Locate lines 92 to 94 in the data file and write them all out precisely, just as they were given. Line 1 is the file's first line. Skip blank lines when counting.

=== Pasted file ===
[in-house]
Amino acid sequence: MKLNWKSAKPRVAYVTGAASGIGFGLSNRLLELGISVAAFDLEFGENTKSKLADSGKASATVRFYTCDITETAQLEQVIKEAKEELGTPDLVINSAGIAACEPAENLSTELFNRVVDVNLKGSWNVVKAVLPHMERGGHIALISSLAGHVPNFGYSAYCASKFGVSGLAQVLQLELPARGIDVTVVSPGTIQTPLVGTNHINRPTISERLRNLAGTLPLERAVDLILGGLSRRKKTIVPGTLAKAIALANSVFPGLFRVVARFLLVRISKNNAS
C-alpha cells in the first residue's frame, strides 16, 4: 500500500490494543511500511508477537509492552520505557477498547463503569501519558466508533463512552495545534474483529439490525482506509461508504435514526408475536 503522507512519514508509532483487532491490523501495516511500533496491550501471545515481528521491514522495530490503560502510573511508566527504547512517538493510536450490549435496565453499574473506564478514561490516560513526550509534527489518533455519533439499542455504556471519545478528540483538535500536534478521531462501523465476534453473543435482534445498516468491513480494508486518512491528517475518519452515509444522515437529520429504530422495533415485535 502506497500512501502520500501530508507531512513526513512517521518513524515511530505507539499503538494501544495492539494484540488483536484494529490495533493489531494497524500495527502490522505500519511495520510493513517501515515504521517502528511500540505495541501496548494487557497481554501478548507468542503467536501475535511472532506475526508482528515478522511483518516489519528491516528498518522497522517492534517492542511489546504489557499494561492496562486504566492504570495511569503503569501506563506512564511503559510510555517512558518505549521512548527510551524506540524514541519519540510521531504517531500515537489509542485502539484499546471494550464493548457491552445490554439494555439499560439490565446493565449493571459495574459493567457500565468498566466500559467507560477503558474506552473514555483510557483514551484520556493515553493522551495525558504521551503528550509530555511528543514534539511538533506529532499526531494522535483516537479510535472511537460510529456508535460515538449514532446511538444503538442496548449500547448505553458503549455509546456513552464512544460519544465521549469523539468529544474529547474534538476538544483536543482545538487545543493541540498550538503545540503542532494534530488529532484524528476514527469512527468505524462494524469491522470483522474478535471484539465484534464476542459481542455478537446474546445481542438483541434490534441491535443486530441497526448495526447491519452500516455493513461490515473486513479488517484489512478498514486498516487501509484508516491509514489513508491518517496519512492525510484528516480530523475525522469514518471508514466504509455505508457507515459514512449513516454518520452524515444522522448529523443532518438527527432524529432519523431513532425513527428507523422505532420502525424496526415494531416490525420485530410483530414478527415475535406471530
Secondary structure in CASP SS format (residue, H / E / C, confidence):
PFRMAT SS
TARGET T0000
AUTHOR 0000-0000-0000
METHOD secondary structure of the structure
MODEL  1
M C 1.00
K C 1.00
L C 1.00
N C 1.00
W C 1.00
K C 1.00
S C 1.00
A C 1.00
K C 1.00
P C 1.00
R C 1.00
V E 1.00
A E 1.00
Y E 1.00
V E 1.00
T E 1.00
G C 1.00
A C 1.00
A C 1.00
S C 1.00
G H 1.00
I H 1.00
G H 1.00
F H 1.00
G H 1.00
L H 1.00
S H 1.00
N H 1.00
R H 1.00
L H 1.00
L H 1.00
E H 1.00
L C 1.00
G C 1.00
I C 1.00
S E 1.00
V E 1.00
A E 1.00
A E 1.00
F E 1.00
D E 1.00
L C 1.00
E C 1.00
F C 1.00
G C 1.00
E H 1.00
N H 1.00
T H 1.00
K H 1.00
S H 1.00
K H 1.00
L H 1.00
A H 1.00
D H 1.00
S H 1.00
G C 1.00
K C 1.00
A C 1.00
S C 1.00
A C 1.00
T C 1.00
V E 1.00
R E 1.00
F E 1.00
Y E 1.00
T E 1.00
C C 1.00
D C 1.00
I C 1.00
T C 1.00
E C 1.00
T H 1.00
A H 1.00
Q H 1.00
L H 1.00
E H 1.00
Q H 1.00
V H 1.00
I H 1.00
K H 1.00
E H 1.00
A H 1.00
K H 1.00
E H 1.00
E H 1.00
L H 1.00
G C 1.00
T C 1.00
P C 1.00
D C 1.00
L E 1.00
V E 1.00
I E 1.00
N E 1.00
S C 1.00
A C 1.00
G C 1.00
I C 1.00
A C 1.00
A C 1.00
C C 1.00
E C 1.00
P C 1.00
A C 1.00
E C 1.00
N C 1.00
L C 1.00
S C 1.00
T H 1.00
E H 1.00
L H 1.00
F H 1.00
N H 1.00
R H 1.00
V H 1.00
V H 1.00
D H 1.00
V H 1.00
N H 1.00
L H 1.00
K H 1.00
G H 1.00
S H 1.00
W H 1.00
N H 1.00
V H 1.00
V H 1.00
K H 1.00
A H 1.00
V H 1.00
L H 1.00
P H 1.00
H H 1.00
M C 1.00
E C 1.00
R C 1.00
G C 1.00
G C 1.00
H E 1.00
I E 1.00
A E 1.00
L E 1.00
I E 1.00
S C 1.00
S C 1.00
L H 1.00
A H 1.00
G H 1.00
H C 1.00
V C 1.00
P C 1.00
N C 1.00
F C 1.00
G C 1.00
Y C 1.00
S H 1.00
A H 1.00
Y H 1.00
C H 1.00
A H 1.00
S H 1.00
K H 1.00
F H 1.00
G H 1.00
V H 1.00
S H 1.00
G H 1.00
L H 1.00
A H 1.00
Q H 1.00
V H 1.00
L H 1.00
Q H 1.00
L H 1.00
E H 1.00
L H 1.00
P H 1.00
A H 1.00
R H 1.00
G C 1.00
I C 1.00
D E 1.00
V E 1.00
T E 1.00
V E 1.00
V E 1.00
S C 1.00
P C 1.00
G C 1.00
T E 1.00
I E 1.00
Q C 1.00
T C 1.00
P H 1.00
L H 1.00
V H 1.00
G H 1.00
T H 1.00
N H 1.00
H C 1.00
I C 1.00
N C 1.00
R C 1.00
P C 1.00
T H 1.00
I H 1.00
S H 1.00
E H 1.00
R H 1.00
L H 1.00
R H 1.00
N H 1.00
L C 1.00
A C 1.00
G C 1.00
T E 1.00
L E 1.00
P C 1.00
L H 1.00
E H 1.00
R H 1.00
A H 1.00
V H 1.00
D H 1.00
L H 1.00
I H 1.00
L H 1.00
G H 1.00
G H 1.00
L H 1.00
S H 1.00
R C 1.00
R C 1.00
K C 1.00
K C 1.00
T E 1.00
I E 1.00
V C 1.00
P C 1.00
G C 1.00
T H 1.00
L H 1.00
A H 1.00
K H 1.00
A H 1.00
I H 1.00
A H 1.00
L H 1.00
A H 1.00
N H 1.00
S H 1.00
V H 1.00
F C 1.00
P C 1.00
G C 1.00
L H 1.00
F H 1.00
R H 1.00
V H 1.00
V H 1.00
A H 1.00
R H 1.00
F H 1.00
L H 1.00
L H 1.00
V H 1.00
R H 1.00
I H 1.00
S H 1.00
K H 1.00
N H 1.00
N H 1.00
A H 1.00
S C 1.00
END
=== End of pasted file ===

K H 1.00
E H 1.00
E H 1.00